Retailers surprised to be caught up in royal commission’s car dealer crackdownFebruary 15, 2019
Retailers offer finance options on purchases including appliances, jewellery and electronics. (ABC News: John Gunn.)
The banking royal commission exposed poor practices by some dealers signing customers up for car loans and now the recommended remedy could also hit the so-called interest-free deals offered by many retailers.
- The royal commission recommends removing the point-of-sale exemption, which allows car dealers and shops to offer finance without holding a credit licence
- The Motor Trades Association of Australia says a survey of one state found just eight of 68 dealers hold a credit licence
- The Government backed the recommendation but says it will consider the impact on businesses and consumers
Car dealers and shop assistants can currently offer loans or credit cards and help customers fill out the forms without holding a credit licence.
The ‘point-of-sale exemption’ contained in the National Consumer Credit Protection Act means a dealership or retailer does not need to hold a credit licence or comply with responsible lending obligations.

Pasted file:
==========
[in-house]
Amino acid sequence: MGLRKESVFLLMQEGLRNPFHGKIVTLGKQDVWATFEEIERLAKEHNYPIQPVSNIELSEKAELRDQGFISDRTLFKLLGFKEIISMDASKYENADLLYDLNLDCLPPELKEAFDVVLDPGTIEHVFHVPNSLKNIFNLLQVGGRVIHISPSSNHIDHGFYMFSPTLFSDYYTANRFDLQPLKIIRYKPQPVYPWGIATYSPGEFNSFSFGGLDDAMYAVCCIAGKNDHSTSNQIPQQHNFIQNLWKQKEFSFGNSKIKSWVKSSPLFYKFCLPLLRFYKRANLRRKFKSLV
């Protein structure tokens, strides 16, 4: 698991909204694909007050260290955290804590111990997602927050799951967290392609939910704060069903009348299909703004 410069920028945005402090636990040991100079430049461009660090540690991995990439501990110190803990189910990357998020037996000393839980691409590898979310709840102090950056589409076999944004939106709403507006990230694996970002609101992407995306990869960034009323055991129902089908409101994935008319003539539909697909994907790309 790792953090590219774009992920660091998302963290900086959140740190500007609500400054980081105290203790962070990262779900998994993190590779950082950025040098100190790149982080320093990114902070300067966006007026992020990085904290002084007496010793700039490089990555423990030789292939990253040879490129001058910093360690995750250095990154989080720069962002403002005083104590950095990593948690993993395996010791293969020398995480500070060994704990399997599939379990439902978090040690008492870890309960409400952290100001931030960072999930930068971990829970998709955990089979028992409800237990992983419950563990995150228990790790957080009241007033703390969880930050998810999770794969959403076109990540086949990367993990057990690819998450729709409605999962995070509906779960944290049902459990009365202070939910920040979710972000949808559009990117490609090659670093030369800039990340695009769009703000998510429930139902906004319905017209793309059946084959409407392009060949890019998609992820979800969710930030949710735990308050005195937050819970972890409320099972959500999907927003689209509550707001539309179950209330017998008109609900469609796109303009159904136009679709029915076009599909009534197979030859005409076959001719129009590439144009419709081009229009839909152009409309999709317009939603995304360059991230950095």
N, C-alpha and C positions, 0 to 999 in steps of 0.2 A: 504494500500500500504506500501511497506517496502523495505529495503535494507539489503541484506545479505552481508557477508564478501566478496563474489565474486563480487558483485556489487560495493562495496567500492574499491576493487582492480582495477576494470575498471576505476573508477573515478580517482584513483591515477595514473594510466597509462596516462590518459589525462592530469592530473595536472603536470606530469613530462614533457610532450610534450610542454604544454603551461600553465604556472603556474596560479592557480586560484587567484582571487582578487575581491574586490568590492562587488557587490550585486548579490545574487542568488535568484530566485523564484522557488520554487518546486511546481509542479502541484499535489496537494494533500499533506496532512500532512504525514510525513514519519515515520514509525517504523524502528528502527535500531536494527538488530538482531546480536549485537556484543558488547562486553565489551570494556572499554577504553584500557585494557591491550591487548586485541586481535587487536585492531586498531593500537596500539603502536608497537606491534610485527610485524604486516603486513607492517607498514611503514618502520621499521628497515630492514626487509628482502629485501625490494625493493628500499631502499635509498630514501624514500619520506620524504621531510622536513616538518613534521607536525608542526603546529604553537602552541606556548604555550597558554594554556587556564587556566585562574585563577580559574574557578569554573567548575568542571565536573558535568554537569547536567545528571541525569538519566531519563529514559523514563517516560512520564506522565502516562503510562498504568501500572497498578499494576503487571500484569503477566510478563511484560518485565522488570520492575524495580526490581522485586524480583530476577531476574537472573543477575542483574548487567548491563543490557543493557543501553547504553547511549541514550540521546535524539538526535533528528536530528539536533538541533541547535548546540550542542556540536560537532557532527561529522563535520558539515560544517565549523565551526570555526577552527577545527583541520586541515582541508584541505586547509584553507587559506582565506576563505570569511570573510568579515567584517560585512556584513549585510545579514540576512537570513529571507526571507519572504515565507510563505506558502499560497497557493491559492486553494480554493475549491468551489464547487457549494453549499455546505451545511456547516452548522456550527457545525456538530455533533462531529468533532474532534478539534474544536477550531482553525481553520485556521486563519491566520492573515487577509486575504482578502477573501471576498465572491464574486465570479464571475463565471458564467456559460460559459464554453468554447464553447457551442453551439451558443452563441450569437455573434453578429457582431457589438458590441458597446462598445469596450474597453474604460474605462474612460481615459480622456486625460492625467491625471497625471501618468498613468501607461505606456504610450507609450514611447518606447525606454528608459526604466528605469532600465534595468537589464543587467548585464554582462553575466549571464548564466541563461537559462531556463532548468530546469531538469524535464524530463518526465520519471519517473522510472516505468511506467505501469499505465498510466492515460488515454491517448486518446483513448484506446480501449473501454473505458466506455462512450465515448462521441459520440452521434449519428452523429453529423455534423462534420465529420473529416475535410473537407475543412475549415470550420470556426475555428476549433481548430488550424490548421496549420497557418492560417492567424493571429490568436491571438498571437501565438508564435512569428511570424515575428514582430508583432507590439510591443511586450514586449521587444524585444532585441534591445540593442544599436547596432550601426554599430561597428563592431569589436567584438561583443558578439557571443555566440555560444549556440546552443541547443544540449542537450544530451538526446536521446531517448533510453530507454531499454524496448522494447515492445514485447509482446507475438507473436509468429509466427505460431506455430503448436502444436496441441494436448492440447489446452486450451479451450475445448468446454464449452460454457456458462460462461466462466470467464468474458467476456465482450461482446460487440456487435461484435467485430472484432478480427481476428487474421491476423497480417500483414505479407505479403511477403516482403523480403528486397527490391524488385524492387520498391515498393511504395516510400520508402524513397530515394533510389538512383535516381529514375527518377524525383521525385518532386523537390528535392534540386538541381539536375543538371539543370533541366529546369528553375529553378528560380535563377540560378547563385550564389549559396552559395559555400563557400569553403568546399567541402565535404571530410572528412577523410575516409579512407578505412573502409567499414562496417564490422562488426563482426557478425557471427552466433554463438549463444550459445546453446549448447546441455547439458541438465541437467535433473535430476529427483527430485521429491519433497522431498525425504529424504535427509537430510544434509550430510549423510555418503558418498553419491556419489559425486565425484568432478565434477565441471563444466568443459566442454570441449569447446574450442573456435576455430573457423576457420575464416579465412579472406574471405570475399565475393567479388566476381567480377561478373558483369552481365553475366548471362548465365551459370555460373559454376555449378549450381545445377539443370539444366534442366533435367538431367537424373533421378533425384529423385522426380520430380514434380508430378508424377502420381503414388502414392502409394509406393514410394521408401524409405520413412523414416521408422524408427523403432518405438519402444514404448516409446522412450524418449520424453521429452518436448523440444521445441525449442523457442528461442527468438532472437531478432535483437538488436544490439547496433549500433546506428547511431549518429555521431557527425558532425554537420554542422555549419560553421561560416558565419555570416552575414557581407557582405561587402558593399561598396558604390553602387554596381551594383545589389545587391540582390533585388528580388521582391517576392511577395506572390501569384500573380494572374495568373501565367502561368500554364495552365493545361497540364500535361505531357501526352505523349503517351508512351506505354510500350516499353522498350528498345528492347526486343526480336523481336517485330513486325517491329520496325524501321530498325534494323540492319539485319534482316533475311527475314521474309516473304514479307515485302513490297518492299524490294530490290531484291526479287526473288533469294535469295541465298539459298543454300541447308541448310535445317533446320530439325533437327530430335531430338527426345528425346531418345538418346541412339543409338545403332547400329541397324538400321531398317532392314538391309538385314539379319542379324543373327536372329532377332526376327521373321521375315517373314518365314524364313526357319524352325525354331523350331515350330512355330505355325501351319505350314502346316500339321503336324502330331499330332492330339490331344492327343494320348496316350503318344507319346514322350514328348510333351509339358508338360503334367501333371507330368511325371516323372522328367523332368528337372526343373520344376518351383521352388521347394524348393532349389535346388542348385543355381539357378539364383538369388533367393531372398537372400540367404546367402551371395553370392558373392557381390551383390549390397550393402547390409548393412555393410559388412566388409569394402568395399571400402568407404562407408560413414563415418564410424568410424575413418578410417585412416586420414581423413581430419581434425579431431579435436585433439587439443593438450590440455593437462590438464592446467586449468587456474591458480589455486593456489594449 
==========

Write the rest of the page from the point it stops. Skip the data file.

Instead, those legal responsibilities fall back on the bank or lender assessing and issuing the loan.
However, the final report of Kenneth Hayne’s year-long royal commission recommended abolishing the exemption — a move welcomed by consumer advocates.
“We think that when consumers are buying any products with finance, they really need to deal with the right experts,” said Amanda Storey from the Consumer Action Law Centre, describing the exemption as a “loophole” that needs to be closed.
“When you go to a car yard, car dealers are really good at selling cars but they don’t necessarily have the right expertise to recommend loan products or other expensive or complex financial products.”
Retailers ‘caught by surprise’
Car dealers were bracing for recommendations in the royal commission’s final report, having featured prominently in the public hearings, with evidence of exorbitant interest rates, loan applications filled out incorrectly and repayments not explained to customers.
However, another industry caught up in the potential crackdown was not expecting it, with the head of the Australian Retailers Association calling it a “rude shock”.
“I think it’s caught the whole industry by surprise,” Russell Zimmerman said.
In-store finance is prevalent among retailers that sell bigger ticket items such as appliances, electronics, jewellery or furniture.
Retailers from Harvey Norman and The Good Guys to Carpet Court and Snooze offer interest-free repayment plans to help take the initial sting off large purchases, such as white goods, furniture or electronics.